Mets executive vice president and general manager Brodie Van Wagenen is leaving the organization, the club announced (via Deesha Thosar of the New York Daily News). Also departing are special assistant Omar Minaya, assistant general managers Allard Baird and Adam Guttridge, and executive director of player development Jared Banner.
New owner Steve Cohen had already confirmed he’d bring in Sandy Alderson to lead baseball and business operations once his purchase of the franchise became official. That made it seem likely Van Wagenen, the outgoing Wilpon family’s choice to lead baseball operations, might find himself on the outs. His departure mere hours after Cohen officially assumed control of the organization isn’t a huge surprise.
Nevertheless, it comes as quite the shock that four other high-ranking Mets’ officials will follow him out the door immediately. It’s not uncommon for incoming ownership groups to bring in a new baseball operations leader who gradually reshapes the composition of the front office. Wholesale changes of this magnitude at the top of a baseball operations department, though, are unheard of.
Alderson will now go to work on constructing the front office in his own vision. He’ll seemingly have full support from Cohen in hand-picking a staff. As Marc Carig of the Athletic points out (via Twitter), longtime Mets executive John Ricco survived the initial round of departures. Ricco and Alderson built a strong relationship during Alderson’s previous tenure leading the Mets’ baseball ops department, Craig notes, perhaps portending that he’ll again take on a significant role with Alderson running the show.
There’s also no indication as of now that the job of manager Luis Rojas is in any jeopardy. Rojas was a Van Wagenen hire for that position, getting the managerial chair last offseason. But the 39-year-old has been a coach in the Mets’ minor-league system for the better part of two decades, completely overlapping with Alderson’s 2010-18 stint as GM. It’s possible that past relationship gives him a better opportunity at coming back for a second year as New York’s skipper.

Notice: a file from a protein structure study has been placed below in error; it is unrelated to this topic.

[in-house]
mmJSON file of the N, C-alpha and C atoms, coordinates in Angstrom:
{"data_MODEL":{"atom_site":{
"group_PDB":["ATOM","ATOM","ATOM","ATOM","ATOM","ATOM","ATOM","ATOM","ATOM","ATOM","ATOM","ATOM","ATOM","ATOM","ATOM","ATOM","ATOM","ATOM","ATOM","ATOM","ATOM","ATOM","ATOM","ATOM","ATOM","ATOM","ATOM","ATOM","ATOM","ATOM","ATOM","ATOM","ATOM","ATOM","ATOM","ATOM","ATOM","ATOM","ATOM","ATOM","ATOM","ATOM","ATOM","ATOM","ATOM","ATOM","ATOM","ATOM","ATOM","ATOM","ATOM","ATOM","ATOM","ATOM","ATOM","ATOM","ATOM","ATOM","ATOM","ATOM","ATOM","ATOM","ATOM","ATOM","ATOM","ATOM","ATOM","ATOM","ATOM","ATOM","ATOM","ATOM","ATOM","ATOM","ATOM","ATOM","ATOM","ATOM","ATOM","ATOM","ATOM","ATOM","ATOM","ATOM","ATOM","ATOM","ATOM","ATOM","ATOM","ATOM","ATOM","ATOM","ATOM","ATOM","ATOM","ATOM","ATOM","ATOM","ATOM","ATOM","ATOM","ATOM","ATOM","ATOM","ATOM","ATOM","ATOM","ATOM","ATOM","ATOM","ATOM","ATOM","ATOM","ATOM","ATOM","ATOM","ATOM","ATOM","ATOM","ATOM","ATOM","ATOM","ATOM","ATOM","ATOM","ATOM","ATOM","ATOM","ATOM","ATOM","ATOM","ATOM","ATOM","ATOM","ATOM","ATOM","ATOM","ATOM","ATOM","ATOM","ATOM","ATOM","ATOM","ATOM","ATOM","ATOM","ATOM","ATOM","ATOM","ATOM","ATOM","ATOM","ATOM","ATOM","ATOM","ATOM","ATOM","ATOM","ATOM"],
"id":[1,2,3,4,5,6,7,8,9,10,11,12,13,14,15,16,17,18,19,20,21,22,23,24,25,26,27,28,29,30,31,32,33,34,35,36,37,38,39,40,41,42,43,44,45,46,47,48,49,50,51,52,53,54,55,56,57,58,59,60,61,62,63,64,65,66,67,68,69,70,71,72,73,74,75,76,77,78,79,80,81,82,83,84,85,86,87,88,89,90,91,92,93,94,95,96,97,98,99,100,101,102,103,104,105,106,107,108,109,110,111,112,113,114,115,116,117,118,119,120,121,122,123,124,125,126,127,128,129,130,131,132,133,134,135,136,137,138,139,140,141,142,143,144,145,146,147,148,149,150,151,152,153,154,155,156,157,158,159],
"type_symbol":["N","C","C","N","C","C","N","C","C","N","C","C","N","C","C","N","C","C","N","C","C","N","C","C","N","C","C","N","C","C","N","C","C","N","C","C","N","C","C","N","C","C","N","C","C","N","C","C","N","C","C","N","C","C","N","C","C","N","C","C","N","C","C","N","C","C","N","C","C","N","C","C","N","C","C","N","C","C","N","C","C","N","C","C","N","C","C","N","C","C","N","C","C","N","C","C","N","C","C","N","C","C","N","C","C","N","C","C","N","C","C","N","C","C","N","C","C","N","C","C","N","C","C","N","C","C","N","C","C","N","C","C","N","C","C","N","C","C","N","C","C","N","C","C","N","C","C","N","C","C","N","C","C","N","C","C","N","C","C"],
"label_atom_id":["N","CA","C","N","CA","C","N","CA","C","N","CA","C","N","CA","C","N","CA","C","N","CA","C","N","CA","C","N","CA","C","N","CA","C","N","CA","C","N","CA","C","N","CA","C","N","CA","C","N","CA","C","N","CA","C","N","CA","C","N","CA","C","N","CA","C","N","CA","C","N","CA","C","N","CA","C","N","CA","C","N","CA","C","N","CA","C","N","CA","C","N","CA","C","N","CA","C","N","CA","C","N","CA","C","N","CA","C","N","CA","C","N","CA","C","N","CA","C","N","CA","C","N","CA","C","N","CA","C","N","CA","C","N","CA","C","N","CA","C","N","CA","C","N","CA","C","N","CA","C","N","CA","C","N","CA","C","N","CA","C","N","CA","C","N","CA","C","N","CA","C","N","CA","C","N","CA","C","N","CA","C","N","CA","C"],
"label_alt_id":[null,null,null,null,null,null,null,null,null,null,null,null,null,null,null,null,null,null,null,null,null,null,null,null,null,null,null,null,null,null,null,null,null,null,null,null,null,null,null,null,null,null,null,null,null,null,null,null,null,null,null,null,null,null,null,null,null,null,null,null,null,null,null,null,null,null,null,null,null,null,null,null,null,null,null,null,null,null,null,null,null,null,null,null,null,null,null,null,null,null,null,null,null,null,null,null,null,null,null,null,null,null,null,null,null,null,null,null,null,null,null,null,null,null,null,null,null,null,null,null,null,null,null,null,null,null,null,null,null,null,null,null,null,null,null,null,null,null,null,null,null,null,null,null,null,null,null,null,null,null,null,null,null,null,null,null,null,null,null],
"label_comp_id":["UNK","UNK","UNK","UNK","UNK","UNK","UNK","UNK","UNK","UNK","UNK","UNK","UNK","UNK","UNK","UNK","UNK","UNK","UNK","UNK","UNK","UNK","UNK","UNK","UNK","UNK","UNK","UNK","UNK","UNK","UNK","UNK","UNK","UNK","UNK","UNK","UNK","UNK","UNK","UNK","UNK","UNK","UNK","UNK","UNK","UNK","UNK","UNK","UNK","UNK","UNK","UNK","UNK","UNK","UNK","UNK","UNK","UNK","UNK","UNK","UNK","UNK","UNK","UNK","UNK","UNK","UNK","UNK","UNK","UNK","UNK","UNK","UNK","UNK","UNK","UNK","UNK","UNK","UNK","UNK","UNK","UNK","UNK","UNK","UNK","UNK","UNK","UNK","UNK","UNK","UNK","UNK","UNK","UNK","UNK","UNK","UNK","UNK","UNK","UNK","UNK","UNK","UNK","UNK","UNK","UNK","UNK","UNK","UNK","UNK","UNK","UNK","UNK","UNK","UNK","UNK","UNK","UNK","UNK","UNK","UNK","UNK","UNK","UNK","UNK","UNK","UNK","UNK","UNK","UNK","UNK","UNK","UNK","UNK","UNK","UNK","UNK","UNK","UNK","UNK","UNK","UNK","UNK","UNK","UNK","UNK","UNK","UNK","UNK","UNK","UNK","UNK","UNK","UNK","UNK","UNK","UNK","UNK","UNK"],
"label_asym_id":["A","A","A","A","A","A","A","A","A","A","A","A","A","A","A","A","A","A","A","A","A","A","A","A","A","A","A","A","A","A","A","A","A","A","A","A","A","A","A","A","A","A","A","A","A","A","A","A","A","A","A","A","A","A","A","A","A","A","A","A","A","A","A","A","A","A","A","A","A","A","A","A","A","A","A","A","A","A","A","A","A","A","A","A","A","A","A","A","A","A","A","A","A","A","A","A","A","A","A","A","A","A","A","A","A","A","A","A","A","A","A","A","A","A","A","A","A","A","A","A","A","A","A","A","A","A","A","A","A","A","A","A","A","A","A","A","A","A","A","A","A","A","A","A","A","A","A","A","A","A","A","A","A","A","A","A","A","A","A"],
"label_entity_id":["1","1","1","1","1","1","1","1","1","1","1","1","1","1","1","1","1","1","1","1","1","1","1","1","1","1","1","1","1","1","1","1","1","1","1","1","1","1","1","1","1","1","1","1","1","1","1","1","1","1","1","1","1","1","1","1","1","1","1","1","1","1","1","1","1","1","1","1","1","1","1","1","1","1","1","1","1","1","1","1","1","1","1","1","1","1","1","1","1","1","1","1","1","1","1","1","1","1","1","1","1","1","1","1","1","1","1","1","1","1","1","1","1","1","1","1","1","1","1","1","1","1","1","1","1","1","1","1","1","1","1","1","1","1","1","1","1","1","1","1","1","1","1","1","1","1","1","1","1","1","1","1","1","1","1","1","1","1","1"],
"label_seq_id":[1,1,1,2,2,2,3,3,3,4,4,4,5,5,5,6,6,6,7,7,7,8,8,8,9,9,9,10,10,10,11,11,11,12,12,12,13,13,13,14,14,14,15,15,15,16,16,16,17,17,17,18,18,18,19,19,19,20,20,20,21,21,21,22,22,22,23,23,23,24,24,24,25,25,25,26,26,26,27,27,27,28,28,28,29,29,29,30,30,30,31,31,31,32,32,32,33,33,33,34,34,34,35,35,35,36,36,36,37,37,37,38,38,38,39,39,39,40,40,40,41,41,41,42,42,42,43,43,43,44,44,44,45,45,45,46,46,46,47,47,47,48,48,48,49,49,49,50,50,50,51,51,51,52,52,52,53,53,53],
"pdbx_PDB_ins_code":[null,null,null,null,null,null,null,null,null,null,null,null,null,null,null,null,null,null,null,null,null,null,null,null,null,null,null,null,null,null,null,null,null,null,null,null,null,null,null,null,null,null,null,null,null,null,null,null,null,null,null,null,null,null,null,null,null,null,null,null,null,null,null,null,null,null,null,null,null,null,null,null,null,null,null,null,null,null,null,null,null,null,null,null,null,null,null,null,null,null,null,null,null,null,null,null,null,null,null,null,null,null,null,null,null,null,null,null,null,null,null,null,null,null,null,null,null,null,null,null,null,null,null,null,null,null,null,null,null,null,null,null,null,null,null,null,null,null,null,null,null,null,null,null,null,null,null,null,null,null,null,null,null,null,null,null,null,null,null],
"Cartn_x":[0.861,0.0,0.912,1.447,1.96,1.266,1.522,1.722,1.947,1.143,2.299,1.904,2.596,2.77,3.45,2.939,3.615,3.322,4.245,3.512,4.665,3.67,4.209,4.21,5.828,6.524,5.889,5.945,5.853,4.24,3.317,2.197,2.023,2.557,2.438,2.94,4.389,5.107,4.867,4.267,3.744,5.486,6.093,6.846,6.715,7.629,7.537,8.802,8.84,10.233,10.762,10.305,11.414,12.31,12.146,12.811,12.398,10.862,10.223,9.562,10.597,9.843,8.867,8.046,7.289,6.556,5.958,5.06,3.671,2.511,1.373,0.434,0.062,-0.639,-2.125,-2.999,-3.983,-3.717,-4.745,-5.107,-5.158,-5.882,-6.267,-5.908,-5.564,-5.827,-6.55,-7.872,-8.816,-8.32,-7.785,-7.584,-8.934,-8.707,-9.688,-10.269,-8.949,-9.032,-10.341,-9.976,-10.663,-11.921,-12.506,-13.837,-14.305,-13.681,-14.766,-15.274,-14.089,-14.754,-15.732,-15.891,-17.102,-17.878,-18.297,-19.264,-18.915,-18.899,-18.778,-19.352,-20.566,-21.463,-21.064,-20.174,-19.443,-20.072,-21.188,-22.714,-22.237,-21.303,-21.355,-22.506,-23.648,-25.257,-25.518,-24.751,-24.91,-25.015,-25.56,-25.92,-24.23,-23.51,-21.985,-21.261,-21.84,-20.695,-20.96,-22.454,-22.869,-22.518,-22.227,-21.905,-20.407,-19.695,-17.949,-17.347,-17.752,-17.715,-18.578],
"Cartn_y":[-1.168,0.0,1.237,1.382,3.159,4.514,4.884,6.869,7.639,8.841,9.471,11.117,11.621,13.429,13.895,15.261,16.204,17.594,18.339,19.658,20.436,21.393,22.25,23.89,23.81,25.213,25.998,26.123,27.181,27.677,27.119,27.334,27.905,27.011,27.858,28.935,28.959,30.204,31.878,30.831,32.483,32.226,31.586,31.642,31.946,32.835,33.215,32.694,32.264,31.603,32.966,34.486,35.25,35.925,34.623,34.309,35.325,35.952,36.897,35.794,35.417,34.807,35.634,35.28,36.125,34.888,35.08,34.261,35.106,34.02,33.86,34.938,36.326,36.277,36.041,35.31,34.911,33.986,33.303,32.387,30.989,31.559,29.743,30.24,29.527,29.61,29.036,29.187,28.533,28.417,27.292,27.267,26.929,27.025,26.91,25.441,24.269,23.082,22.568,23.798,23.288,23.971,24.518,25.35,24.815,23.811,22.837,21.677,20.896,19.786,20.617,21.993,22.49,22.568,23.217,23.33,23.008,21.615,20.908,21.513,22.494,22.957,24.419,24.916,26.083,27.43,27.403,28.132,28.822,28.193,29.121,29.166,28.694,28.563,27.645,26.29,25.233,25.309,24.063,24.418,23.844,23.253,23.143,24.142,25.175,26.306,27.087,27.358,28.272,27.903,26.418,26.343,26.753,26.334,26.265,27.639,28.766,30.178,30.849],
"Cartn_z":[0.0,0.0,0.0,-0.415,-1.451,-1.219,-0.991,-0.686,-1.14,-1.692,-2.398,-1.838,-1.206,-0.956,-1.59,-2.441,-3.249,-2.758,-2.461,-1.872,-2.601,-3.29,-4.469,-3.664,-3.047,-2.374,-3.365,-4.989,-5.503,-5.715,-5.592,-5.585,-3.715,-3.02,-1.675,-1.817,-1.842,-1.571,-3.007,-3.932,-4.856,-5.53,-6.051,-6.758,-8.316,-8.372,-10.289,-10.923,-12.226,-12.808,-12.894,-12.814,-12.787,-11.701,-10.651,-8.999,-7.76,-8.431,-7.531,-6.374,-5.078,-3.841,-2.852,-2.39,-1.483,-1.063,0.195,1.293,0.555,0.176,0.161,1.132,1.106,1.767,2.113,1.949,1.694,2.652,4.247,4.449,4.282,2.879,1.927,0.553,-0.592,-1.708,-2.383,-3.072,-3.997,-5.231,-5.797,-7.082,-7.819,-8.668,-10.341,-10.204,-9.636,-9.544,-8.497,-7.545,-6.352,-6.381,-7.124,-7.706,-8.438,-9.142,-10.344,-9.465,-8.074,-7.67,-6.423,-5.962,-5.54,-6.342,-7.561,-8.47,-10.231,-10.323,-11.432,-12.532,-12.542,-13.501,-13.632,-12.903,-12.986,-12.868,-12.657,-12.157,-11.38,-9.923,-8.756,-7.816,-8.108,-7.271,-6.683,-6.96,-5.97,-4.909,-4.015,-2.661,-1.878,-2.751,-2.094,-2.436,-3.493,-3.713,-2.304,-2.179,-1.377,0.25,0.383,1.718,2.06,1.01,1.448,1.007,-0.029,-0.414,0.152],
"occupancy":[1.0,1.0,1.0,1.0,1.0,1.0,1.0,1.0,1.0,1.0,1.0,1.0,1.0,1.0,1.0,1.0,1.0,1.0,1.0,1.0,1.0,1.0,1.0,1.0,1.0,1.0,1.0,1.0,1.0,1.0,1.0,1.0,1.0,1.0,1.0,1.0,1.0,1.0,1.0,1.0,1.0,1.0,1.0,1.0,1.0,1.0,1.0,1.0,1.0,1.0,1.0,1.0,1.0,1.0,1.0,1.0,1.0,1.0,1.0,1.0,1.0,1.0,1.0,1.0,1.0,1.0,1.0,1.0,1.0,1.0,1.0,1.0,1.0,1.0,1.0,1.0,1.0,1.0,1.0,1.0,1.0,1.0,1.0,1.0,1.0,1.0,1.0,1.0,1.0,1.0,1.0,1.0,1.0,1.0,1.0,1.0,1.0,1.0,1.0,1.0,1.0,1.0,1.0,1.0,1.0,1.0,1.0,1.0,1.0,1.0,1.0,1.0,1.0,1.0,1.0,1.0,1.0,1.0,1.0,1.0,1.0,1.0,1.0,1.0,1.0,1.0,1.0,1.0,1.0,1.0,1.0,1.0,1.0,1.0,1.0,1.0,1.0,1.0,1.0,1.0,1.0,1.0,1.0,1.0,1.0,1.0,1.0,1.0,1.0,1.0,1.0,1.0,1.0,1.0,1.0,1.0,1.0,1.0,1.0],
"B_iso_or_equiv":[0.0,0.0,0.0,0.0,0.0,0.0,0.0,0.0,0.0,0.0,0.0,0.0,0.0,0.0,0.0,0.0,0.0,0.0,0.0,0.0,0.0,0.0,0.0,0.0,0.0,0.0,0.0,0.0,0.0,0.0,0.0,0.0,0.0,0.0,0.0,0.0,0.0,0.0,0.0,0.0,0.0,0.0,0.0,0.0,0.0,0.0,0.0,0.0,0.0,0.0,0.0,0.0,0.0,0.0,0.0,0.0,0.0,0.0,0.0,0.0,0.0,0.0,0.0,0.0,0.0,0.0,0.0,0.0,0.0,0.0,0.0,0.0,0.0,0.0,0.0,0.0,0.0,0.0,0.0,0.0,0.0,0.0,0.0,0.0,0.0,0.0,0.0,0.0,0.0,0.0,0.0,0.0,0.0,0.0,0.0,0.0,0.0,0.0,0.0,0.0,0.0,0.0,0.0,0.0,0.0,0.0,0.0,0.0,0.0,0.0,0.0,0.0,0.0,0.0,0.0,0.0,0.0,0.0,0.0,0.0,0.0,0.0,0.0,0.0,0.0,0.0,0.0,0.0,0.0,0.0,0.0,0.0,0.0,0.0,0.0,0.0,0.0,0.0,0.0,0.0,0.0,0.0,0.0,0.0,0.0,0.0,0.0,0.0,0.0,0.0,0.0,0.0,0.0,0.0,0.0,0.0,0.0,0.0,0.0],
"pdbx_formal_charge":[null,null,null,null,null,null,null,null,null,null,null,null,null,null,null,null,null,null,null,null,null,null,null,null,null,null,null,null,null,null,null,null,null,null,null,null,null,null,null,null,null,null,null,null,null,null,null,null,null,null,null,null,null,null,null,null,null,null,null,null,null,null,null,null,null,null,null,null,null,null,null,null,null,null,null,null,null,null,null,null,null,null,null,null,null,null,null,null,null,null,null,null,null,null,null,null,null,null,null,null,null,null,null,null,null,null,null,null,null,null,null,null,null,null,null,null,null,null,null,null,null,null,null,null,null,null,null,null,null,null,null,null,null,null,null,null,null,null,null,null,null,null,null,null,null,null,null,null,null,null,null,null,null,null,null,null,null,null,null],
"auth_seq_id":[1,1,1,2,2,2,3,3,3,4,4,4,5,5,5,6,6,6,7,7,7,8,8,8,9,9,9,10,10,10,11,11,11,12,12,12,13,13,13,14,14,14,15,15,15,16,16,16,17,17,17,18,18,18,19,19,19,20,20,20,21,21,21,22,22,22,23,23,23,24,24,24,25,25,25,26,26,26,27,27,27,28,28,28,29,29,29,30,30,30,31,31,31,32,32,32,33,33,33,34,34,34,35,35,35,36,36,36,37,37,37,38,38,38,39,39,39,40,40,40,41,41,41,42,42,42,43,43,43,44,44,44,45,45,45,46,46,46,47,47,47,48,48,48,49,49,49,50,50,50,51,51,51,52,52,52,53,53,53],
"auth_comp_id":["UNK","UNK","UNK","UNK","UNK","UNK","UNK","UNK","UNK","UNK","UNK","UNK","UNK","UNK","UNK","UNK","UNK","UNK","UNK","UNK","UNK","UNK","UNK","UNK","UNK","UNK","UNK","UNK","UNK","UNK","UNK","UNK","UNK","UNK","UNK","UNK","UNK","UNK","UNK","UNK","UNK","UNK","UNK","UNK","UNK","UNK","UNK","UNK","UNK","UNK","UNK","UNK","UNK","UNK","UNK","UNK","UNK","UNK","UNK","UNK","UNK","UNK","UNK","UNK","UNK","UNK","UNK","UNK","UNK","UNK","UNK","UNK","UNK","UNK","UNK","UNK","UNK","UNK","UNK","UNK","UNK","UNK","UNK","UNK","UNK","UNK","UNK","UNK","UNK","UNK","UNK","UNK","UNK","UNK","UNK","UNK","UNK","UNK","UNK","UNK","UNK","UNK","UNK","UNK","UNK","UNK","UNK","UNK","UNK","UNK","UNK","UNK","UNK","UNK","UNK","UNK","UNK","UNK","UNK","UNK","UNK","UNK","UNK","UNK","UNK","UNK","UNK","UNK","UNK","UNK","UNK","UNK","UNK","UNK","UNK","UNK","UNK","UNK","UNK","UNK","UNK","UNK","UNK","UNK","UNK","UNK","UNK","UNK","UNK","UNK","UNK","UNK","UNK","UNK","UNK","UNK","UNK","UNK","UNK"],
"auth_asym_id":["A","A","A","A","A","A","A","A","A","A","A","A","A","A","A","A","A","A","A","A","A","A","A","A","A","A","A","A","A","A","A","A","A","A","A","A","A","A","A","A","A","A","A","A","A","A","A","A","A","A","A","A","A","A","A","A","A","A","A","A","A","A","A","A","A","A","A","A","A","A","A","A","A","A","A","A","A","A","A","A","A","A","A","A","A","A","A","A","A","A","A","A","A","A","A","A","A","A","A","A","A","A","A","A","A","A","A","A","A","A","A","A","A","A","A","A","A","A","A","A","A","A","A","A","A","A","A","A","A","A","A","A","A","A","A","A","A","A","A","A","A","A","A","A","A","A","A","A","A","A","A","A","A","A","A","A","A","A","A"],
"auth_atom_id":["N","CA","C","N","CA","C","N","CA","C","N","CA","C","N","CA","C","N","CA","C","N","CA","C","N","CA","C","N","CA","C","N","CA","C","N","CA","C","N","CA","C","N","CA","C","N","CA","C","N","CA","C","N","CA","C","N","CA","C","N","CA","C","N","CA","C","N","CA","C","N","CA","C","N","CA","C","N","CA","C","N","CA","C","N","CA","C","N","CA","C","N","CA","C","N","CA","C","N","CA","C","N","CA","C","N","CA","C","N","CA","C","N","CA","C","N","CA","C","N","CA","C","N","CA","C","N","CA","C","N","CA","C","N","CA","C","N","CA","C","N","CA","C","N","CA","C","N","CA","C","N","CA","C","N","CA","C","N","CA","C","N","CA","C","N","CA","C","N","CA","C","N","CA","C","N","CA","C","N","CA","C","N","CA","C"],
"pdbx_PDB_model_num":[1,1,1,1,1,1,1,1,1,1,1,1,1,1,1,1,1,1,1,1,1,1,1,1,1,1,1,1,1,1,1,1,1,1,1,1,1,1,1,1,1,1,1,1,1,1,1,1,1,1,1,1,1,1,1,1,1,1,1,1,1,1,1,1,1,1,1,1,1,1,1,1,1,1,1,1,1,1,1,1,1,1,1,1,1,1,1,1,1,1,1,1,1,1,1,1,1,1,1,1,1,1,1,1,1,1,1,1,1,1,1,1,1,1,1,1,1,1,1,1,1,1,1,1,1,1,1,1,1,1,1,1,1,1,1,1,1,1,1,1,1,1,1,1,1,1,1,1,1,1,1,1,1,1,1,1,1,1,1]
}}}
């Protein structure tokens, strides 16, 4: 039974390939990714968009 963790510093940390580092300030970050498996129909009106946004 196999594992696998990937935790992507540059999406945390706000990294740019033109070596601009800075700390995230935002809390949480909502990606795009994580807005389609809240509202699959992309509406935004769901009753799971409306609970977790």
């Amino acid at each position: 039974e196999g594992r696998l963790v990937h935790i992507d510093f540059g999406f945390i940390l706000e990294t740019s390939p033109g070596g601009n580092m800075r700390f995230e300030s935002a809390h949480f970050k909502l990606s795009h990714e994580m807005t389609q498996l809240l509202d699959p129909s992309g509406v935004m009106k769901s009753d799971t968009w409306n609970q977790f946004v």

As for Van Wagenen, this officially brings to an end his two-year tenure atop the front office. He orchestrated the infamous Edwin Díaz and Robinson Canó trade, parting with top prospect Jarred Kelenic and acquiring a sizable portion of Canó’s rather hefty contract. To Van Wagenen’s credit, both Díaz and Canó performed at a high level this past season after disappointing in 2019. Nevertheless, that looks like an obvious miscue that might haunt the organization for a while. His acquisition of Marcus Stroman midseason in 2019 also didn’t work out the way the club hoped, although that move was always made with a 2020 playoff push in mind. No one could’ve foreseen last summer that the 2020 season would play out the way it did.
To his credit, Van Wagenen did buy low on an everyday-caliber player when he acquired J.D. Davis from the Astros in 2018. His signing of Wilson Ramos to a two-year free agent contract also had its high points, particularly in 2019. The greatest feather in his cap, though, is probably the contract extension the Mets brokered with Jacob deGrom in May 2019, keeping arguably the best pitcher in the sport in Queens for the long-term.
A two-year span is quite a short amount of time to judge any executive’s body of work, and it stands to reason other clubs could have interest in Van Wagenen for some other front office position, assuming that’s what he desires. Van Wagenen made the atypical jump from Creative Artists Agency to the head of a team’s front office. He renounced all ties to his previous clients (deGrom among them) when he joined the Mets, but it’s possible he might now look to return to the other side of the negotiating table.